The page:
According to The Globe and Mail, the numbers of the most faithful Christians in the forms of nuns is on the decline in Canada.
The news report spoke of several decades of decline in the numbers entering and staying in the convent. Some monasteries, as noted, go back as many as four centuries in Quebec. One is the Ursuline Monastery in Quebec City.
One woman, Andrée Leclerc, stated, “We know we are going off there to die…. This was my home, where I lived, I slept and I prayed. My whole life is here.”
There has been a massive decline taking place over decades in the numbers of the faithful of the Roman Catholic Church in Quebec. The nuns would run the provincial schools and the hospitals. But those are going away.
The number of Catholic nuns peaked at 47,000 in Quebec in 1961 and now sits at fewer than 6,000. The majority of the extant nuns are in their ninth decade. The numbers, at face value, may not tell the entire story of the religious community.
If one looks at the 76% of Roman Catholic population numbers, and if one then looks at the level of those practising in a serious way, most are not practising in a serious way. It is a secular province and, overall, country and culture.
As reported, “With little new blood, Catholic religious orders are shrinking. The last novice joined the Ursulines in the mid-1990s. Only 215 nuns remain in the order across Quebec today, down from more than 900 in the mid-sixties.”
The origins of monasteries such as this one began as far back as a voyage from France in 1639. It truly is a remarkably long history for the religious institutions of the world, but it is also a story coming to an end or a transformation on many fronts.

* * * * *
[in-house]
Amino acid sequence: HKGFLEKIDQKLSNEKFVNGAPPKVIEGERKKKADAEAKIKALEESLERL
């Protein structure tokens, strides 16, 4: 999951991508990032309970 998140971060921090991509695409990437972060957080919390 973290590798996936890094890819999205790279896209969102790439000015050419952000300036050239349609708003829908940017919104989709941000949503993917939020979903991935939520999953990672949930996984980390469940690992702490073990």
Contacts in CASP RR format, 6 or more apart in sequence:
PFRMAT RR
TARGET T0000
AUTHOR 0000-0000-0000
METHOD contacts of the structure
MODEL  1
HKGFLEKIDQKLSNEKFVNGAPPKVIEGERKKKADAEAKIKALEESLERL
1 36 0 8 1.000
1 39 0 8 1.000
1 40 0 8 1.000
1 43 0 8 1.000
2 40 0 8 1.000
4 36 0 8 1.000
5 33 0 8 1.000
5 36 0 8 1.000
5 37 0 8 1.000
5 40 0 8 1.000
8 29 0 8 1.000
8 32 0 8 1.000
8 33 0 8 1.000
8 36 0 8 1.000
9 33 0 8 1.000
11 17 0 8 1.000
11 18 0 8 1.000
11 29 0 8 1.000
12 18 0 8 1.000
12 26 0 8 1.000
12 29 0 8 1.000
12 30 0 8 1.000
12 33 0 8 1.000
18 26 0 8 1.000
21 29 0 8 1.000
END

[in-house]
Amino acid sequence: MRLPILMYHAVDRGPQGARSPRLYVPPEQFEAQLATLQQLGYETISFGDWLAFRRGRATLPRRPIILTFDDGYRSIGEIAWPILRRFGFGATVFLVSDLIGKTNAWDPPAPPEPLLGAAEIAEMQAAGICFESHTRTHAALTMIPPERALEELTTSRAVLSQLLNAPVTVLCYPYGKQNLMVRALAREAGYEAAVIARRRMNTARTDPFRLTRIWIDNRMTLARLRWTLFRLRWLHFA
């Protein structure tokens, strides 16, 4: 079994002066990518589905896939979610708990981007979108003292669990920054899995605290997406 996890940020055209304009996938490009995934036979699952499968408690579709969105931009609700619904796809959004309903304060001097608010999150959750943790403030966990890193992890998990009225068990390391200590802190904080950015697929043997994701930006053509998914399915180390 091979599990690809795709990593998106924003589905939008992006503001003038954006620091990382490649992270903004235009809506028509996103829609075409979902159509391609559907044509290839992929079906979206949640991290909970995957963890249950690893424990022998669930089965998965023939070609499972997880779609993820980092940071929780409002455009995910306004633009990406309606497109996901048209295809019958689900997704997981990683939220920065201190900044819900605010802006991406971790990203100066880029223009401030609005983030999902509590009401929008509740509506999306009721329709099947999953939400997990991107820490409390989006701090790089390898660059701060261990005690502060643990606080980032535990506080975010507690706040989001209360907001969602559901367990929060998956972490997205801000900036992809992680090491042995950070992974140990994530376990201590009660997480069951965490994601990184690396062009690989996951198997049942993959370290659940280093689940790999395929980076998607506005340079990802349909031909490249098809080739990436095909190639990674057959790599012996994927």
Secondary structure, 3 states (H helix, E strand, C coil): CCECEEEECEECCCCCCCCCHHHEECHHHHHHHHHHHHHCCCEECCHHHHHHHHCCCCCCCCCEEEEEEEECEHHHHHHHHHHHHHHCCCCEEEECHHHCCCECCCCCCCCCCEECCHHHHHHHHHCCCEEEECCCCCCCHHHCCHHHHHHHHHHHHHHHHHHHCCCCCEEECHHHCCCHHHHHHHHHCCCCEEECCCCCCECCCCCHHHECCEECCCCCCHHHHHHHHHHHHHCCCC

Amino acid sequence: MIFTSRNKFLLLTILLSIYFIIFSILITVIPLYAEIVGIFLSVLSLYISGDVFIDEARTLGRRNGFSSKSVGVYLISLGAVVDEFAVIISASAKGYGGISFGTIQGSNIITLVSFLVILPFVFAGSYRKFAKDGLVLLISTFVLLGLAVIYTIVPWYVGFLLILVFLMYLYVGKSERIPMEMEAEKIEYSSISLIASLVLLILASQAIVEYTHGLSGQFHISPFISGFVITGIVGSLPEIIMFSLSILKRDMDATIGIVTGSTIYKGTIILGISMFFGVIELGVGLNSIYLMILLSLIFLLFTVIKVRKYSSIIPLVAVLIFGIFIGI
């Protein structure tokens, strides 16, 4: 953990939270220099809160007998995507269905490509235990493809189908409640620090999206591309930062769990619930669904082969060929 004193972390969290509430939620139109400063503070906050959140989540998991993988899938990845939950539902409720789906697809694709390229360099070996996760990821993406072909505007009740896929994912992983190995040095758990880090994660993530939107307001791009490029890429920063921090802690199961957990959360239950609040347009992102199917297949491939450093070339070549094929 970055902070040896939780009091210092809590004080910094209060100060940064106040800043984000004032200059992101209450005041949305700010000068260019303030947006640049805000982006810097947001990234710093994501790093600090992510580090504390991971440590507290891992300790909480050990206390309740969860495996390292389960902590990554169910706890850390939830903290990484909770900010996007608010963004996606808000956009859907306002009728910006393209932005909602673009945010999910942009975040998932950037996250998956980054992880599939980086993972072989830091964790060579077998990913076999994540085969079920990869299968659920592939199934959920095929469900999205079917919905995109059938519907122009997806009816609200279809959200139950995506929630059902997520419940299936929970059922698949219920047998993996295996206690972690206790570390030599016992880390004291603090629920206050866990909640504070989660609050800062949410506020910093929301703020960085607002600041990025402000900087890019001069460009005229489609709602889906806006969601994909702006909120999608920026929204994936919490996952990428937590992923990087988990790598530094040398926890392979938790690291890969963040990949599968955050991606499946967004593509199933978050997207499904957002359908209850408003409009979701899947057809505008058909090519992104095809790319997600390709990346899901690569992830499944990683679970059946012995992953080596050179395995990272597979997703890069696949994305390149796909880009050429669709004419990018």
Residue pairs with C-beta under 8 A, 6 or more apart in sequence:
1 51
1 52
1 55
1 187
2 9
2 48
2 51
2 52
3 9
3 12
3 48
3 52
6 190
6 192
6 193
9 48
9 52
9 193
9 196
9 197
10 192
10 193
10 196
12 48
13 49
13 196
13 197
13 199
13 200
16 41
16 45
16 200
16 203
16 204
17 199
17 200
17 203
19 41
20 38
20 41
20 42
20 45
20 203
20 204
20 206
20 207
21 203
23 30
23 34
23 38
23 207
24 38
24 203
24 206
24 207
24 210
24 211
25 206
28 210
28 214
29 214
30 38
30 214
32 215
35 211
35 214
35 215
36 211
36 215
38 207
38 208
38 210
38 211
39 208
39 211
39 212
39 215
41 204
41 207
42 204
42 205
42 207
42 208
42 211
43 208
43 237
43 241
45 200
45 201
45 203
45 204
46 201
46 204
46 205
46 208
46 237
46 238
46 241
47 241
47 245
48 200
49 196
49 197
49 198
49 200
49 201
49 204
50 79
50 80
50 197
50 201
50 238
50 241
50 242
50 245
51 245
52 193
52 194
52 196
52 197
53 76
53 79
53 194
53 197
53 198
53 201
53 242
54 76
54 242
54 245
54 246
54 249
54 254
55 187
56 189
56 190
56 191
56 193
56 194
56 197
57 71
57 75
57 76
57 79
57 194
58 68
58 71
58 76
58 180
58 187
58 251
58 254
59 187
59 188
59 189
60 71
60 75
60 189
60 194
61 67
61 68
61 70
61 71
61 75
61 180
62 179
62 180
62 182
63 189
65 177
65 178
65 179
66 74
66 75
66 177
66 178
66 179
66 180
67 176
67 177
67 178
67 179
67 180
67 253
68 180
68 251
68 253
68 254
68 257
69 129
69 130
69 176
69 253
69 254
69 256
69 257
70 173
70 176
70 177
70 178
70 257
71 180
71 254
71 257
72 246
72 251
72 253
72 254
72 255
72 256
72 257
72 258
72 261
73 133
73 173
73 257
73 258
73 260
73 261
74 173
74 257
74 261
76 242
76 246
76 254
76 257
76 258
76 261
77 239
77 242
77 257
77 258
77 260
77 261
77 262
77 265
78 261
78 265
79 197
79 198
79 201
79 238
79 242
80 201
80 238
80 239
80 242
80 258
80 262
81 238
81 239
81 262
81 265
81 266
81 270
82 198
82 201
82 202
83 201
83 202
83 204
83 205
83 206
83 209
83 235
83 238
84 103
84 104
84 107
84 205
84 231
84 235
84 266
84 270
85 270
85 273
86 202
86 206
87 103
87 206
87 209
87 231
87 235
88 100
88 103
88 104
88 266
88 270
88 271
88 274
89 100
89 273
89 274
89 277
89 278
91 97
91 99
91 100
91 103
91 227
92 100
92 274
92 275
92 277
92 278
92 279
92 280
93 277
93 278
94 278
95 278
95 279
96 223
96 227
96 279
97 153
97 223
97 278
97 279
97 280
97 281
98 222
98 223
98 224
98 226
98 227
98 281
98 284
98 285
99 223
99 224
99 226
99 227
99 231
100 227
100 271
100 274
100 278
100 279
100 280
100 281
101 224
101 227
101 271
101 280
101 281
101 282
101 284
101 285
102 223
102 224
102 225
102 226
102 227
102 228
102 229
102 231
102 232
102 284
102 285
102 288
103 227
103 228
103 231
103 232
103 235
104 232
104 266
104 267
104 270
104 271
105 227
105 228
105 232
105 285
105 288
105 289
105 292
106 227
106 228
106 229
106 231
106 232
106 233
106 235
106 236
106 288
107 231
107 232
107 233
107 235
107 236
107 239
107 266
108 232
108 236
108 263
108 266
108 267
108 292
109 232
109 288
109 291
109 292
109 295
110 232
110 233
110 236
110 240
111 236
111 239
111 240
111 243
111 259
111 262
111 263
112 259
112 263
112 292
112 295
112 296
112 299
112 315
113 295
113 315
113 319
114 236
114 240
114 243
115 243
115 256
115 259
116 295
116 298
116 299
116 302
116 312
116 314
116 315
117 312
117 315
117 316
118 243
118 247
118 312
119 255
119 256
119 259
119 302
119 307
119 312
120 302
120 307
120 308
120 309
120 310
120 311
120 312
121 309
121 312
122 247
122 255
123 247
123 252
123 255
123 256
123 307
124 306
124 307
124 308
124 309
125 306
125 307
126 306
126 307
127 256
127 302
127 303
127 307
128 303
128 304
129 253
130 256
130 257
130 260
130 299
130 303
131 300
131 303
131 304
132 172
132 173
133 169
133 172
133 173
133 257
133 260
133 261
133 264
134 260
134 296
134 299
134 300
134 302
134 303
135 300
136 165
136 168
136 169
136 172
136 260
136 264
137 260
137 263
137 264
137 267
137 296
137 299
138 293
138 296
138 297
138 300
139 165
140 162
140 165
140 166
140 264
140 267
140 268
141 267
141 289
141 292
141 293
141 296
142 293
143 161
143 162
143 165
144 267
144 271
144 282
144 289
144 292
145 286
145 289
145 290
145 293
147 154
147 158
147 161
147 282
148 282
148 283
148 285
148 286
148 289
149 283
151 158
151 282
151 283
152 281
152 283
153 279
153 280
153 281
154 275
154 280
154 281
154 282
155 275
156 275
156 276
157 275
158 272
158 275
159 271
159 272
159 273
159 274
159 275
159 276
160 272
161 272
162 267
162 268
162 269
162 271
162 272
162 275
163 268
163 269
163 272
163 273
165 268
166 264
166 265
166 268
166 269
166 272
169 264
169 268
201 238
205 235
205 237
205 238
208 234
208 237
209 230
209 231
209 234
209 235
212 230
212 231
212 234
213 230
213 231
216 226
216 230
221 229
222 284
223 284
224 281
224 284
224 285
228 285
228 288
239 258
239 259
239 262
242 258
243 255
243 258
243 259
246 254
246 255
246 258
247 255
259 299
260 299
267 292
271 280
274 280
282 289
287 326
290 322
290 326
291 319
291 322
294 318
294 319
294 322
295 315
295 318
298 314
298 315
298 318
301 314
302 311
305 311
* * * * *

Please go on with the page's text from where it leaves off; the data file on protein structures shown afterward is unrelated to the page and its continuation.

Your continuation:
“They set up a school that has become the oldest institution of learning for girls in North America. Centuries on, the École des Ursulines’ interior courtyard still rings out with the shouts of uniformed schoolgirls (boys were admitted in 2010 and a secular board took over four years later, a nod to changing times),” the article stated.
One nun, Sister Suzanna Pineau, was a boarder at Ursulines at the age of 8. She is now 82. She said, “We don’t wear makeup or jewellery. We’re not in the latest fashions.” She made some remarks about the Muslim veil, pointing to the 300 years of veils by nuns while no one said anything.
“There are difficulties in all walks of life…. I committed myself to the Lord, like others commit themselves to a marriage or to working for a company,” Pineau opined.
Their average age in the monastery is 87. It is an ancient collective of women who themselves are well into their elderly years. With the decline of religion in Canada, and in Quebec in particular, we are seeing the decreased prominence of once powerful institutional forces including the nuns in monasteries.
The nuns will be entering a modern facility in the fall with a forced downsizing to the Soeurs servantes du Saint-Coeur de Marie. In September, these nuns will make their last trip from the monastery to then begin a downsized life in another one.
Sister Andrée opined, “I’ll miss the soul of this place…. The idea of living differently brings tears to my eyes. It’s physical. It’s psychological. My entire being is affected. When I was a teenager I left my family home in the Charlevoix. Leaving here is harder.”
This becomes the trace of religiosity with the increased secularization of the province and, indeed, the nation of Canada. There are real people behind these declines, who have their hearts in these institutions.
Photo Credits: Reductress